Ages 9-12 | Publisher: Candlewick | September 12, 2017 | ISBN-13: 978-0763680466
Written by Pete Hautman
Publisher’s Synopsis: Competitive eating vies with family expectations in a funny, heartfelt novel for middle-grade readers by National Book Award winner Pete Hautman.
David can eat an entire sixteen-inch pepperoni pizza in four minutes and thirty-six seconds. Not bad. But he knows he can do better. In fact, he’ll have to do better: he’s going to compete in the Super Pigorino Bowl, the world’s greatest pizza-eating contest, and he has to win it, because he borrowed his mom’s credit card and accidentally spent $2,000 on it. So he really needs that prize money. Like, yesterday. As if training to be a competitive eater weren’t enough, he’s also got to keep an eye on his little brother, Mal (who, if the family believed in labels, would be labeled autistic, but they don’t, so they just label him Mal). And don’t even get started on the new weirdness going on between his two best friends, Cyn and HeyMan. Master talent Pete Hautman has cooked up a rich narrative shot through with equal parts humor and tenderness, and the result is a middle-grade novel too delicious to put down.
Ages 10-14 | Publisher: Candlewick | September 12, 2017 | ISBN-13: 978-0763690700
Written by Katherine Applegate
Publisher’s Synopsis: Trees can’t tell jokes, but they can certainly tell stories. . . .
Red is an oak tree who is many rings old. Red is the neighborhood “wishtree”―people write their wishes on pieces of cloth and tie them to Red’s branches. Along with her crow friend Bongo and other animals who seek refuge in Red’s hollows, this “wishtree” watches over the neighborhood.
You might say Red has seen it all. Until a new family moves in. Not everyone is welcoming, and Red’s experiences as a wishtree are more important than ever.
Funny, deep, warm, and nuanced, Wishtree is Newbery Medalist and New York Times–bestselling author Katherine Applegate at her very best―writing from the heart, and from a completely unexpected point of view.
This book has Common Core connections.
Ages 10-14 | Publisher: Feiwel & Friends | September 26, 2017 | ISBN-13: 978-1250043221
Written by Paul Griffin
Publisher’s Synopsis: Fans of Because of Winn Dixie will adore this warm and heart-wrenching story of the friendship between a boy and a pig who thinks it’s a dog.
Eleven-year-old Lorenzo Ventura knows heroes are rare—like his father, who died in the war, or his friend Paloma Lee, who fearlessly pursues her dream of being a famous musician. Renzo would never describe himself as a hero, but his chance comes when he adopts Marty, a runt piglet.
Marty is extraordinary—he thinks he’s a dog and acts like one too—and his bond with Renzo is truly one of a kind. At first, the family farm seems like the perfect home for Marty, but as he approaches 350 pounds, it becomes harder for Renzo to convince his mom that a giant pig makes a good pet. So when Marty causes a dangerous (and expensive) accident, Renzo knows Marty’s time is up. He’d do anything and everything for his best friend, but will everything be enough to save Marty?
Paul Griffin masterfully melds the heartrending and the hopeful in this unforgettable story about the power of friendship . . . and the unsung heroes all around us.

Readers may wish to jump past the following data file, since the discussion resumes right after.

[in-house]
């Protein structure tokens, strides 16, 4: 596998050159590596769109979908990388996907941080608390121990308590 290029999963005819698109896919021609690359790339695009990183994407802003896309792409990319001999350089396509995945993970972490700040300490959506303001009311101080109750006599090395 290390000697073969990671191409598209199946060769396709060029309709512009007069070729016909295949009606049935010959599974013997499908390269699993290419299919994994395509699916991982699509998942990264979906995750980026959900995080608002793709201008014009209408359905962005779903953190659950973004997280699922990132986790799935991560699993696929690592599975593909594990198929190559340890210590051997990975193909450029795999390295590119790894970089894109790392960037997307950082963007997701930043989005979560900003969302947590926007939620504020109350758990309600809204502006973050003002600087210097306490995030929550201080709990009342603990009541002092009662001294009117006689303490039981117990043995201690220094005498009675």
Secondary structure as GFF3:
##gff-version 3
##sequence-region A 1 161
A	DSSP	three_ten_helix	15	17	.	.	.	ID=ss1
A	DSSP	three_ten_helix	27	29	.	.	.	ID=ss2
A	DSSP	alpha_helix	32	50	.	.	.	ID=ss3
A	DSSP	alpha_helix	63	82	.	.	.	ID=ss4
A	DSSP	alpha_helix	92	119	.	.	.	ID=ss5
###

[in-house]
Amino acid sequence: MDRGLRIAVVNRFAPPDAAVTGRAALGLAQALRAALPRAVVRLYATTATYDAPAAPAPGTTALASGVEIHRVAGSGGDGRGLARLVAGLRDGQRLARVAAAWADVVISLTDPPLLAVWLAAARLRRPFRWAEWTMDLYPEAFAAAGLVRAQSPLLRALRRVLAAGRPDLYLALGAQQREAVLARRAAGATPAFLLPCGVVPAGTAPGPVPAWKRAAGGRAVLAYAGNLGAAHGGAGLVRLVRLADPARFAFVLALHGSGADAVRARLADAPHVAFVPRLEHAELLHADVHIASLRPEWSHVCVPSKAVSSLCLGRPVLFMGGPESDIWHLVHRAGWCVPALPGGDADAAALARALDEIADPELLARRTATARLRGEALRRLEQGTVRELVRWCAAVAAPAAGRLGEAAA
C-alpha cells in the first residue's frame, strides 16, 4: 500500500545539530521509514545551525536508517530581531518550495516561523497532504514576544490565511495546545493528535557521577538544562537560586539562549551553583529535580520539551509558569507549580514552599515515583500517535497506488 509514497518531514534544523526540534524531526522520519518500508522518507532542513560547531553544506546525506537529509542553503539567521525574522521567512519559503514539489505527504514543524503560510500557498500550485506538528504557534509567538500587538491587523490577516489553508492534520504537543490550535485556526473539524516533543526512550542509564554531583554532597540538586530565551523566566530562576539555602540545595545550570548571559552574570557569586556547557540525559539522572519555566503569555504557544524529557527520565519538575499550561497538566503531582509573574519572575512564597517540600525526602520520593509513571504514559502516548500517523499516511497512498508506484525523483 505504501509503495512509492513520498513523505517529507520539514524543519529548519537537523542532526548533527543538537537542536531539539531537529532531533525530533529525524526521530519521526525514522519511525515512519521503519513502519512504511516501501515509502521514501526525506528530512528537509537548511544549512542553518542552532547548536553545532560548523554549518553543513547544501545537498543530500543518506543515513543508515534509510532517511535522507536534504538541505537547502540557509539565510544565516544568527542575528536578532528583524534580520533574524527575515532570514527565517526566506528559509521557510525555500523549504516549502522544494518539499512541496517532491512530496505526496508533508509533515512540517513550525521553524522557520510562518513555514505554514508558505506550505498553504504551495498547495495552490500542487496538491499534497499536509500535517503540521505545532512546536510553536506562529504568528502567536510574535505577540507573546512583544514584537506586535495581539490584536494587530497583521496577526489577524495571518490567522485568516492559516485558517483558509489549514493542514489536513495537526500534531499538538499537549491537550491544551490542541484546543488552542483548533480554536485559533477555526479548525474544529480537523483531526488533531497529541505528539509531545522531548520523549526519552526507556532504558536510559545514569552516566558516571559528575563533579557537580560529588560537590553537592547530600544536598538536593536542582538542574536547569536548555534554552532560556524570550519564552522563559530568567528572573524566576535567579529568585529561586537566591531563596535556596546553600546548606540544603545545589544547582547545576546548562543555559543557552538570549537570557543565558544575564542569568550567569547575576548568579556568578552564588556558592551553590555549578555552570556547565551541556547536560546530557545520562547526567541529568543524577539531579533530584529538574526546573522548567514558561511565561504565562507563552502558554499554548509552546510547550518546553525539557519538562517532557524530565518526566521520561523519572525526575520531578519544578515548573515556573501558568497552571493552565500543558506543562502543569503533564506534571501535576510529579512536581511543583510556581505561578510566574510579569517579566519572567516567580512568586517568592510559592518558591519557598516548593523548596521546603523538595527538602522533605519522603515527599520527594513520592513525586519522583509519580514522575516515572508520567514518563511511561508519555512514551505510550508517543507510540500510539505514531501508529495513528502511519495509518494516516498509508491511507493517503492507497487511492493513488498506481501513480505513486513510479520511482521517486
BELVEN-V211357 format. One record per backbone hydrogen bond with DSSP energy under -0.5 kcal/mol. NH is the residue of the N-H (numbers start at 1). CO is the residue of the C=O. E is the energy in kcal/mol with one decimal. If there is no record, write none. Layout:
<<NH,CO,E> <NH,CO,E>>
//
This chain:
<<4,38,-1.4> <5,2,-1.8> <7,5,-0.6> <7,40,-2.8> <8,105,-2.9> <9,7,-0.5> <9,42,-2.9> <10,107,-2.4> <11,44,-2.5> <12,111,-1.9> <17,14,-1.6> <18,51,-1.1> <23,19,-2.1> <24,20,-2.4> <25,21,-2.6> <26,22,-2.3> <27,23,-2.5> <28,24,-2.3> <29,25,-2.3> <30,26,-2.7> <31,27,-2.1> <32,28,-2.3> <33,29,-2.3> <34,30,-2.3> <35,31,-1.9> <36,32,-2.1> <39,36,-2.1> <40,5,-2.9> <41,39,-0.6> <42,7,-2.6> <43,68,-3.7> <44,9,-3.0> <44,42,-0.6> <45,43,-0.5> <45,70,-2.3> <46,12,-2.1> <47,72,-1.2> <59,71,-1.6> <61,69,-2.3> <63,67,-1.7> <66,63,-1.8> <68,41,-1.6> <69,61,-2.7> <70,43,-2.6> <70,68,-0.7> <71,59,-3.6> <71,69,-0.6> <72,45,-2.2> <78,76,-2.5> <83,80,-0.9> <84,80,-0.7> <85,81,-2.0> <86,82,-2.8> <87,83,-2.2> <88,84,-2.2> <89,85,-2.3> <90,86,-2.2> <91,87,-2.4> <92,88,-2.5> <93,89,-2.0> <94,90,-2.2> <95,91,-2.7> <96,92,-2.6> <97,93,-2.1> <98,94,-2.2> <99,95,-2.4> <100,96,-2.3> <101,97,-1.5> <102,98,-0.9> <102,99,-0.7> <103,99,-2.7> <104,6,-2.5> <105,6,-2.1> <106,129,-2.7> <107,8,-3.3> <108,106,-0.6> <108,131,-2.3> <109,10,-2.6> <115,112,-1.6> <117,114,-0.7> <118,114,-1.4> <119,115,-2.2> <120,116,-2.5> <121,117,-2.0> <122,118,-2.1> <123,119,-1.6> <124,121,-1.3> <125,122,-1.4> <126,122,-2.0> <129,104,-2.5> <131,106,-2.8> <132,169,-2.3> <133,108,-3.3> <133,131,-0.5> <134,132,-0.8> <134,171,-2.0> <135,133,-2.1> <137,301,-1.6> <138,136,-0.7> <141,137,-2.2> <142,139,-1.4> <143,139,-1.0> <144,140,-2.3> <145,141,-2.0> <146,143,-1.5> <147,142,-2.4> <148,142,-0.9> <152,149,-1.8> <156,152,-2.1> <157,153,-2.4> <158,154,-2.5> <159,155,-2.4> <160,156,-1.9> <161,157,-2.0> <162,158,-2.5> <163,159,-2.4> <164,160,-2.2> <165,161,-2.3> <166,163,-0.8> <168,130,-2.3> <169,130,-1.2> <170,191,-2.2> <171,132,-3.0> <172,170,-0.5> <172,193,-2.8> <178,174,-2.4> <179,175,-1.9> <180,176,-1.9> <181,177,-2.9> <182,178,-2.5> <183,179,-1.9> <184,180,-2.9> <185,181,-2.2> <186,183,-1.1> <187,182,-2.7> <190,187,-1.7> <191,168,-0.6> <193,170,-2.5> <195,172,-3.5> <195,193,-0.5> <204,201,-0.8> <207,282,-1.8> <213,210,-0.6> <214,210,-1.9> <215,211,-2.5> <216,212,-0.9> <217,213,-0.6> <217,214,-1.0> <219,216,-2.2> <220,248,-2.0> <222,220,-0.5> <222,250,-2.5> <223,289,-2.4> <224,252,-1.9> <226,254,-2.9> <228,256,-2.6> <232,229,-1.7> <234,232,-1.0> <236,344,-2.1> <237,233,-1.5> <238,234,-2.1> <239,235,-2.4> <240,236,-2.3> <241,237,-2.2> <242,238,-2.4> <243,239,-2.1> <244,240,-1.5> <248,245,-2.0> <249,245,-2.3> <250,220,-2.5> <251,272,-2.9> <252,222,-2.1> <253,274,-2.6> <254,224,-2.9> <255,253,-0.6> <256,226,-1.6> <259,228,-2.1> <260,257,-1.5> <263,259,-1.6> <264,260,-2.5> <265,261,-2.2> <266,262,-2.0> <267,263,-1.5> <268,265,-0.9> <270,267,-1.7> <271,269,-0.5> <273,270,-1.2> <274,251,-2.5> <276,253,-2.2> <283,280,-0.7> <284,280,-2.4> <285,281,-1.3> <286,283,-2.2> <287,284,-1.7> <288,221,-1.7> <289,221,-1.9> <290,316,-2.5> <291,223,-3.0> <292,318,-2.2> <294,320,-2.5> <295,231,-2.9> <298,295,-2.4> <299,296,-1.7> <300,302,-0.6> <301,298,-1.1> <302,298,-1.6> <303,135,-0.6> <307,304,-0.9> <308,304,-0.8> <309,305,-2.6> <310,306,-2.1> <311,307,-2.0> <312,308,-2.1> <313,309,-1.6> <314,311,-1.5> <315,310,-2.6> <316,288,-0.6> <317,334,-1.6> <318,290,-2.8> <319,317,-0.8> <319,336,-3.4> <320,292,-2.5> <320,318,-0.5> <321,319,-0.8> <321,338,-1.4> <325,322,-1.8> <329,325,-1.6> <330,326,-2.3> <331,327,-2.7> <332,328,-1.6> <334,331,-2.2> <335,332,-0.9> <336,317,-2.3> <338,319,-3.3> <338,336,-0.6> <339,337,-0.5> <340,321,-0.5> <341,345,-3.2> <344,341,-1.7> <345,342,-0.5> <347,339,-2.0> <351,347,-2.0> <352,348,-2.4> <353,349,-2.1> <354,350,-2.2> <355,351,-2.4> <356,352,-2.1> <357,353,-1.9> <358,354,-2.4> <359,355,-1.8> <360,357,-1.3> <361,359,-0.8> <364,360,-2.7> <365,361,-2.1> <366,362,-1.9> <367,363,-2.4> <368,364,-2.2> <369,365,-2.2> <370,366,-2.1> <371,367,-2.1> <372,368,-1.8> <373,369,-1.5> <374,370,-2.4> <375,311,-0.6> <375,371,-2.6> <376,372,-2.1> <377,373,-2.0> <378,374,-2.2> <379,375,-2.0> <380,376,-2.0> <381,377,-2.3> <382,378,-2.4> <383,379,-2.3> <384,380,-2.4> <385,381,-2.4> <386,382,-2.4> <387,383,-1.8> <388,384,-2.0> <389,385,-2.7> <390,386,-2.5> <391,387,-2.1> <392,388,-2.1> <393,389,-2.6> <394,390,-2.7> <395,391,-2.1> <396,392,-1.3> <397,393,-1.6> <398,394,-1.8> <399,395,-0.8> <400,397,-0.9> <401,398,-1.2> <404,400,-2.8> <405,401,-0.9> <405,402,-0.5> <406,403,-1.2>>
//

Ages 10-14 | Publisher: Dial Books | September 19, 2017 | ISBN-13: 978-0399539077
Written by David Barclay Moore
Publisher’s Synopsis: A boy tries to steer a safe path through the projects in Harlem in the wake of his brother’s death in this outstanding debut novel that’s been described as a “fast and furious read in which we meet some amazing people, people that stay with us” by Newbery Honor and National Book Award–winning author Jacqueline Woodson.
It’s Christmas Eve in Harlem, but twelve-year-old Lolly Rachpaul and his mom aren’t celebrating. They’re still reeling from his older brother’s death in a gang-related shooting just a few months earlier. Then Lolly’s mother’s girlfriend brings him a gift that will change everything: two enormous bags filled with Legos. Lolly’s always loved Legos, and he prides himself on following the kit instructions exactly. Now, faced with a pile of building blocks and no instructions, Lolly must find his own way forward.
His path isn’t clear—and the pressure to join a “crew,” as his brother did, is always there. When Lolly and his friend are beaten up and robbed, joining a crew almost seems like the safe choice. But building a fantastical Lego city at the community center provides Lolly with an escape—and an unexpected bridge back to the world.
David Barclay Moore paints a powerful portrait of a boy teetering on the edge—of adolescence, of grief, of violence—and shows how Lolly’s inventive spirit helps him build a life with firm foundations and open doors.
Ages 10+ | Publisher: Knopf Books for Young Readers | September 19, 2017 | ISBN-13: 978-1524701246
*Header image form The Purloining of Prince Oleomargarine written by Mark Twain and Philip C. Stead and illustrated by Erin Stead (Doubleday Books for Young Readers, 2017)
Which of these middle grade books will you be sharing with your tweens? For more of the best new middle grade books for kids ages 8 through 14, follow along with our articles tagged with New Books for Kids, Middle Grade Books, Books for Ages 4-8, and Books for Ages 9-12.